Two of the pillars of our country’s national security have long been a strong military and sound agricultural policy.
Those words from Rep. Michael Conaway, R-Texas, chairman of the House Committee on Agriculture, prefaced a recent hearing by the committee on agriculture and national security that included statements by former military leaders, men who have seen firsthand the impact of insufficient food and inadequate agriculture in war zones and elsewhere.
“For decades,” Conaway said, “the U.S. has invested in transportation and infrastructure, agricultural research and innovation, and risk management tools for farmers — all of which have led to a vibrant and stable agricultural sector. Combined with the might of the U.S. military, we have long enjoyed relative peace and prosperity.”
That has not been the case in some other parts of the world, he noted. In many places where agricultural development hasn’t been a priority, there has been “tremendous instability,” emphasizing “how important it is for the U.S. to continue providing the tools that are necessary for our nation to be able to feed and clothe its people.”
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Among the speakers, Major General Darren G. Owens, U.S. Army retired, Pecos, Texas, told the committee, “I firmly believe that America’s first line of defense is our ability to feed and clothe our people. Without American agriculture providing adequate supplies of food and fiber at a reasonable cost, we would all be dependent on other nations — and that could place the food security, and ultimately the security of the nation, at risk.”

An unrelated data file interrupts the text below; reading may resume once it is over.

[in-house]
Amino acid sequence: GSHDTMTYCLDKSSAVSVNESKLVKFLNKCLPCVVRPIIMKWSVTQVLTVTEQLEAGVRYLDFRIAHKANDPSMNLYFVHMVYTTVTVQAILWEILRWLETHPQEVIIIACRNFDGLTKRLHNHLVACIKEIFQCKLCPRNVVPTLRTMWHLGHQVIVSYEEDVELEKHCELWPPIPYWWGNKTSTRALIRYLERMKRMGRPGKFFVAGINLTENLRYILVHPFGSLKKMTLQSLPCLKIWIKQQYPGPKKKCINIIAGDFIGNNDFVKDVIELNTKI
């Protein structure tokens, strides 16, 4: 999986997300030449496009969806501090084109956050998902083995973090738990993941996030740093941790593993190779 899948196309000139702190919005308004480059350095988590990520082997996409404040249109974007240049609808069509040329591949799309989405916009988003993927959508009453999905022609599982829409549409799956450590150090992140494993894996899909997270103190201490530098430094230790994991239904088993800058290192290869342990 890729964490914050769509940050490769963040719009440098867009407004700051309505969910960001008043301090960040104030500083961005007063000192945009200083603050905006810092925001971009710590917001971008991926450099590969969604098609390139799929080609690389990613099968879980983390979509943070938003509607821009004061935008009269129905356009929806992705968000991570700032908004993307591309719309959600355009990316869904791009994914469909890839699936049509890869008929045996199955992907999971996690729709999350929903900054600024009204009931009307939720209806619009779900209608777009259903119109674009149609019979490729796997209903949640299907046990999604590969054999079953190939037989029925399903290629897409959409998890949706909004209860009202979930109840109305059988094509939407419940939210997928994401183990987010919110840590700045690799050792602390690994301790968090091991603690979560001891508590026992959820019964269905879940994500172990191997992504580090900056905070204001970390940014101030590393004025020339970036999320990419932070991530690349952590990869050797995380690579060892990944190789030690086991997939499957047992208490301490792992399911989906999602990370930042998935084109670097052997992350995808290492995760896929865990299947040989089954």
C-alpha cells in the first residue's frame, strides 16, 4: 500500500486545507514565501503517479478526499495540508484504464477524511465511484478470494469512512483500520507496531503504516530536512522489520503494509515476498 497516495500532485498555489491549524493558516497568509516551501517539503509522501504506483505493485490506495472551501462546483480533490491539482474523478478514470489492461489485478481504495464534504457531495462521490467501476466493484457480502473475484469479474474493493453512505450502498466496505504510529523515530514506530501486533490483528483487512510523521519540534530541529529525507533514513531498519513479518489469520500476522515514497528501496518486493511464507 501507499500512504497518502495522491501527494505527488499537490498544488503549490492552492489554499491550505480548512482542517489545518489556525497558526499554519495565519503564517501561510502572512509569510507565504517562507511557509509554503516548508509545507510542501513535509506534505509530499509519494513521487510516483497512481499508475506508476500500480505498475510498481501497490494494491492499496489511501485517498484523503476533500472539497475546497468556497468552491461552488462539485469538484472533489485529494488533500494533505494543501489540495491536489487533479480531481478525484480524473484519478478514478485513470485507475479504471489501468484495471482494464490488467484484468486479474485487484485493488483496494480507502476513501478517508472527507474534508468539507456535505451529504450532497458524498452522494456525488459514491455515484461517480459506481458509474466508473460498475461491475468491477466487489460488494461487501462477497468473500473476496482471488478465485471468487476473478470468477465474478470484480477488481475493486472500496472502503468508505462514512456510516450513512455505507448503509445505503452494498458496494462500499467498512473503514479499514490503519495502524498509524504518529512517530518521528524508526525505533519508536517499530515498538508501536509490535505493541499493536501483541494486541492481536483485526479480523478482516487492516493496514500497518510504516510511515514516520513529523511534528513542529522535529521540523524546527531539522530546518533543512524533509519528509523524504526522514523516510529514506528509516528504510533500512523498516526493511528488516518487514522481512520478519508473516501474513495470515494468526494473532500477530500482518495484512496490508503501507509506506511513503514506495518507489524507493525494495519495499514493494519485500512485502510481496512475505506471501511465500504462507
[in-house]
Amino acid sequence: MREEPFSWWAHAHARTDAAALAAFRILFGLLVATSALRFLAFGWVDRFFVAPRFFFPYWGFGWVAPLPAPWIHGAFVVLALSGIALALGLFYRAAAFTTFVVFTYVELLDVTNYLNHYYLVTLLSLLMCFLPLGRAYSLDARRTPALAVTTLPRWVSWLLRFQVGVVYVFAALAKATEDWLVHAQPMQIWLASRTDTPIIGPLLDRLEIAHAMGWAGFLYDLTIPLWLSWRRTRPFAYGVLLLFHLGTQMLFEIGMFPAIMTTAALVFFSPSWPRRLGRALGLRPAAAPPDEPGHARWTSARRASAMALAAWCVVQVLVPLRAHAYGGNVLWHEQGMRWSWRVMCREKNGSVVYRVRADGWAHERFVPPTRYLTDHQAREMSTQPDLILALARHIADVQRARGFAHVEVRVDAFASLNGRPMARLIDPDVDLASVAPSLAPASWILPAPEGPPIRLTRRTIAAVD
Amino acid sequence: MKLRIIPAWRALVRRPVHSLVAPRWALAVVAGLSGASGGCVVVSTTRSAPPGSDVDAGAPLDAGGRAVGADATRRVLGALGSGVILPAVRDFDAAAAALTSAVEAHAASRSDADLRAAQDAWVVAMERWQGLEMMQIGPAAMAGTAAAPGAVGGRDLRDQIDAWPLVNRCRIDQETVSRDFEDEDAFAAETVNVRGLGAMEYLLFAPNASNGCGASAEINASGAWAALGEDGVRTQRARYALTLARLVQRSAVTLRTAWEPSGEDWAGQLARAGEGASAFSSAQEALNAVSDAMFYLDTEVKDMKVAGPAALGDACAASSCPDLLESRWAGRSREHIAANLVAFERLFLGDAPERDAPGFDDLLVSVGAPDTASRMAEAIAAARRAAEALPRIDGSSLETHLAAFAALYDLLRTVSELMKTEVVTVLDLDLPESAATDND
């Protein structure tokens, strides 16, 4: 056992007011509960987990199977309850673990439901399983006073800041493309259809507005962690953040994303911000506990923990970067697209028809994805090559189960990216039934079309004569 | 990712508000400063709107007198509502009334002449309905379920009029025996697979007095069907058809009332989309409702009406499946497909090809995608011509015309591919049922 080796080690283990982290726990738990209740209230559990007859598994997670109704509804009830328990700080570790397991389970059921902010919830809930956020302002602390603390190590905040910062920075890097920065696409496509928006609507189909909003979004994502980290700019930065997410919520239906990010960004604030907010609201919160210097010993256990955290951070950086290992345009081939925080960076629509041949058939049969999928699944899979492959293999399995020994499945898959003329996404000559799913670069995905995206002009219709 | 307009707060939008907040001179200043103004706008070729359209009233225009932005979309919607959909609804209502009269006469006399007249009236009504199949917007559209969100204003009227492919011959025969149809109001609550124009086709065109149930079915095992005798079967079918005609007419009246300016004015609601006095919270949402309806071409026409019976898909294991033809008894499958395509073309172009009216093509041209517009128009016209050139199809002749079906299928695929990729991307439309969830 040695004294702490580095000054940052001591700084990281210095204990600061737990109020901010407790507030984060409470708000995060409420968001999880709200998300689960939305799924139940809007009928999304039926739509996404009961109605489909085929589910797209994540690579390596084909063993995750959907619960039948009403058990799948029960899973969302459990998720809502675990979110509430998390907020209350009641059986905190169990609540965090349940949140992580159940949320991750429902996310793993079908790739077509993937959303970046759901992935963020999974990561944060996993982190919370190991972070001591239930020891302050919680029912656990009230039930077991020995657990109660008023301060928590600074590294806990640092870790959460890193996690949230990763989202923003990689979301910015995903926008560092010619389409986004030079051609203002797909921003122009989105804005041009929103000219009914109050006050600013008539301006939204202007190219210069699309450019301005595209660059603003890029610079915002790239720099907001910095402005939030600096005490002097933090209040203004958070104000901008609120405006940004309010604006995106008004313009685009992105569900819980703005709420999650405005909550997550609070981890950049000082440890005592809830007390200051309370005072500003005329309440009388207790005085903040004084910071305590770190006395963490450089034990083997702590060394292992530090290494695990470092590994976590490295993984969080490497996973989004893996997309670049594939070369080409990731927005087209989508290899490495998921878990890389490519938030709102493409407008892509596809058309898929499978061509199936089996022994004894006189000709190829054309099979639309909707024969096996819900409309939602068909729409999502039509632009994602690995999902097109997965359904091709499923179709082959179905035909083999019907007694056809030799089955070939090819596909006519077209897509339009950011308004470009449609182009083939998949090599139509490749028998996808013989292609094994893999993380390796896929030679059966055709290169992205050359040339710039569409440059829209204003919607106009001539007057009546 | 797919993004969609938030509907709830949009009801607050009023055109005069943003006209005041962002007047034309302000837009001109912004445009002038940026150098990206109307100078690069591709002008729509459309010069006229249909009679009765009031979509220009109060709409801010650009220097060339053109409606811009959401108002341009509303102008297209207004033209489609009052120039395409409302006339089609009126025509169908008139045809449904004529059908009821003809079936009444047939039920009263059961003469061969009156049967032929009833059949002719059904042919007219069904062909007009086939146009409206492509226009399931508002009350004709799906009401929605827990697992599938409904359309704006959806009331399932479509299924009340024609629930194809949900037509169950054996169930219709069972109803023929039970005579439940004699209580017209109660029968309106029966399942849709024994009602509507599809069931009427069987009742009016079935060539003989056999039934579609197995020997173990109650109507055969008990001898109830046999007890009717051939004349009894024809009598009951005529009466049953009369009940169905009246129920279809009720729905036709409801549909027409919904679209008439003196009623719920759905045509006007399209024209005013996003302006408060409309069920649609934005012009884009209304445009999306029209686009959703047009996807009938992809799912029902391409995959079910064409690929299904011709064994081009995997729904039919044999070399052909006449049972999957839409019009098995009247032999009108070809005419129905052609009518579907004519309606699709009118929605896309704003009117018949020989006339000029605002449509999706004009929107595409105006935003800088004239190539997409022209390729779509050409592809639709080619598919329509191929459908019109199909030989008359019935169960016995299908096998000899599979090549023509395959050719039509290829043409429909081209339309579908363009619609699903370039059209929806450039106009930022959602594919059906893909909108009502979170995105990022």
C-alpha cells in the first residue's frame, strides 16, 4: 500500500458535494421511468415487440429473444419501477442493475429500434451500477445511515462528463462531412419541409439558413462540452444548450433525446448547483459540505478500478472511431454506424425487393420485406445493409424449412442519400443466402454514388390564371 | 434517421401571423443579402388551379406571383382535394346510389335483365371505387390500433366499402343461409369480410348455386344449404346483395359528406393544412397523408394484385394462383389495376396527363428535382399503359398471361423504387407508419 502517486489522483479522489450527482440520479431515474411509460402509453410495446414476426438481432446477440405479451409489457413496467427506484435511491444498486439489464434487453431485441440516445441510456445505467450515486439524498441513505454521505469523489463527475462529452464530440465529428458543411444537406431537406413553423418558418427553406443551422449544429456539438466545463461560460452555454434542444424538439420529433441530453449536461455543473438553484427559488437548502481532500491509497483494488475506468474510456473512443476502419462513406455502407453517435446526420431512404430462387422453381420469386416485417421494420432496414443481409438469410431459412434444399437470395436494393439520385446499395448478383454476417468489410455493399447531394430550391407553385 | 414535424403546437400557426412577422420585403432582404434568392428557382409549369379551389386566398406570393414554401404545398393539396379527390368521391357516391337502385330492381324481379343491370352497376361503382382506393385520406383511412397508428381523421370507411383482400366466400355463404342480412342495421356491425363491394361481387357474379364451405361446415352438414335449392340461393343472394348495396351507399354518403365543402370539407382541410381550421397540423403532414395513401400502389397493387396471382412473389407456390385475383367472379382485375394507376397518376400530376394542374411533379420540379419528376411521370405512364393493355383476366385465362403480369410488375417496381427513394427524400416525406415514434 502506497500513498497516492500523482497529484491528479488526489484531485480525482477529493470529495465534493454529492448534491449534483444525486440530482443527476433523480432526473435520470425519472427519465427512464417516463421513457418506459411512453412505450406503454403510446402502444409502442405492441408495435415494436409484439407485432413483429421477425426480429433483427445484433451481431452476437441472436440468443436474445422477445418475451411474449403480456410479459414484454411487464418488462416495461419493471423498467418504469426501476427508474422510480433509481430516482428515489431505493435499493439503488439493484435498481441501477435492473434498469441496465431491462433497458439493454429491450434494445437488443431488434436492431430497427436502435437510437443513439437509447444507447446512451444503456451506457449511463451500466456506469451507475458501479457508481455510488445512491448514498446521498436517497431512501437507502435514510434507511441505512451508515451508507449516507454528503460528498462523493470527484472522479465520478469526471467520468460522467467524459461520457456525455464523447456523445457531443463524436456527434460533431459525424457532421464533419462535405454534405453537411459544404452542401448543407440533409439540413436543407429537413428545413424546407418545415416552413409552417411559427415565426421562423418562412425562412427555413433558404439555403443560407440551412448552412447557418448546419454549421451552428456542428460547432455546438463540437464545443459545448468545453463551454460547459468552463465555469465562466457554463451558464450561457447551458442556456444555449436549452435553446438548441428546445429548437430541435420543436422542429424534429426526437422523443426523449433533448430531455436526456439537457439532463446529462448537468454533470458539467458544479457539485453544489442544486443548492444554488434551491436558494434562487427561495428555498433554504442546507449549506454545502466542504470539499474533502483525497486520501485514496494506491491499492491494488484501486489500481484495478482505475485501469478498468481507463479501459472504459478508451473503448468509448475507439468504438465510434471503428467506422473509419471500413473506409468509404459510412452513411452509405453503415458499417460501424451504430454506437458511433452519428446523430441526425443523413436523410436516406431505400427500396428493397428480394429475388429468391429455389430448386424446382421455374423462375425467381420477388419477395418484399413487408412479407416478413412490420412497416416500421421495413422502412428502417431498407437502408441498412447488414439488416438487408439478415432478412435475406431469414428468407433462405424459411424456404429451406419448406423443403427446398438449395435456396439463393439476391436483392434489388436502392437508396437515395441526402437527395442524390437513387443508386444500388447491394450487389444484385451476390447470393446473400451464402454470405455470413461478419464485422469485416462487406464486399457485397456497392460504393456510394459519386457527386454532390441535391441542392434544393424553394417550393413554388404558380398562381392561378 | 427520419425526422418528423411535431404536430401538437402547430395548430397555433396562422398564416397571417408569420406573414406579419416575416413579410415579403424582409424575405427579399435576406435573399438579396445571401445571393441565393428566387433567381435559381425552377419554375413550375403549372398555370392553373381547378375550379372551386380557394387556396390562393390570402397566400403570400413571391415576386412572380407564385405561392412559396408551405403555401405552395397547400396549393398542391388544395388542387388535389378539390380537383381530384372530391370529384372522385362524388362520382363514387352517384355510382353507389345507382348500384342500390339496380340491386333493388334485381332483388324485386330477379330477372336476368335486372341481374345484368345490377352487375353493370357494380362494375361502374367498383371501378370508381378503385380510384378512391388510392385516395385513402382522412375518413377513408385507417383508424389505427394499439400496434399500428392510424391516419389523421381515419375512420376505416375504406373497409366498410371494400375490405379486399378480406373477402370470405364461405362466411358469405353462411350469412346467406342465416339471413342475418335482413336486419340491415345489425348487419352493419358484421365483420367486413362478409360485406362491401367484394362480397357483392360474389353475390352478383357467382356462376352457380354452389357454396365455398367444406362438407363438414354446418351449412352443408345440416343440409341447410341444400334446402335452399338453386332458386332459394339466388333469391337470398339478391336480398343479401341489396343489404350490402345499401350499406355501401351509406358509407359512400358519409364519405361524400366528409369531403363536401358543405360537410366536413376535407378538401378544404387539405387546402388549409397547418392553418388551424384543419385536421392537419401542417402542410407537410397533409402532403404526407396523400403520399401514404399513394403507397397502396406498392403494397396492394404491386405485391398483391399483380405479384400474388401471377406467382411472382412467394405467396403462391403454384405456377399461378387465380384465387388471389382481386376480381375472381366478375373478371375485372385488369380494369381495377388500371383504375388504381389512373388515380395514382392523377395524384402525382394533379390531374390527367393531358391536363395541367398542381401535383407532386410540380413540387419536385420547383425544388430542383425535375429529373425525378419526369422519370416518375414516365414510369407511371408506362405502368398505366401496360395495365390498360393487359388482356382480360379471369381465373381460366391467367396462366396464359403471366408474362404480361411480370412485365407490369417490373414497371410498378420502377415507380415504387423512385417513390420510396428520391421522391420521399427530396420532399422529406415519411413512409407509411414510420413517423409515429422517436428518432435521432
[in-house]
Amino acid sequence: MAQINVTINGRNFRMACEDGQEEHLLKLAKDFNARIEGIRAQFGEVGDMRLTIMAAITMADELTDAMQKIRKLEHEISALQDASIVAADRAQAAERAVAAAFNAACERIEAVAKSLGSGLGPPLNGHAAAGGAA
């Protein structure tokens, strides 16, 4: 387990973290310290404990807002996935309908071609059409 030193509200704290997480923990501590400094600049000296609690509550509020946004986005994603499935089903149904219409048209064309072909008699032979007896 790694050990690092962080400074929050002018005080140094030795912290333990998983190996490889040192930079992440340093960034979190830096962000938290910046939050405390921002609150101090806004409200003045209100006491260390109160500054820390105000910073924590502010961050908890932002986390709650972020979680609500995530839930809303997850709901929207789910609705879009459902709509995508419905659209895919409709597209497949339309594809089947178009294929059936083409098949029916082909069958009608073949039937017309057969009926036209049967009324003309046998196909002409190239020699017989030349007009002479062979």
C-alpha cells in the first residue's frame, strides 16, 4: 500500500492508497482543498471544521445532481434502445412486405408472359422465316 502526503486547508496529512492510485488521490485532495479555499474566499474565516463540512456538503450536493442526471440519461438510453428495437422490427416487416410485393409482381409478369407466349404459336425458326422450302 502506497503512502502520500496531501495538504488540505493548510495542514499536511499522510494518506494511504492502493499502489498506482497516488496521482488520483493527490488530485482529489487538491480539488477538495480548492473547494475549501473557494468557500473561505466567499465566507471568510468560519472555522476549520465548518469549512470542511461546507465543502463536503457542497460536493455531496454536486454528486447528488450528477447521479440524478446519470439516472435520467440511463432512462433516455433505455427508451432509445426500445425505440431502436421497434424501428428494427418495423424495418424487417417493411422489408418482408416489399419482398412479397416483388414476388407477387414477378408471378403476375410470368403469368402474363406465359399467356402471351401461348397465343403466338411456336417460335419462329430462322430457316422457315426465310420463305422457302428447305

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Food insecurity, Owens said, “can have devastating effects. I know a man will sell his soul to do whatever it takes to feed his family. We do not want to experience that in the U.S. I believe the comprehensive farm policy and integrated farm programs established in the U.S. have helped to insure adequate supplies of food and fiber … and have allowed us to maintain a healthy people and economy.
“As you think about the future of farm policy,” he told the House committee members, “never forget that one of the primary purposes of all programs should be to insure the food security of the nation and the sustainability of food and fiber for our grandchildren’s grandchildren.”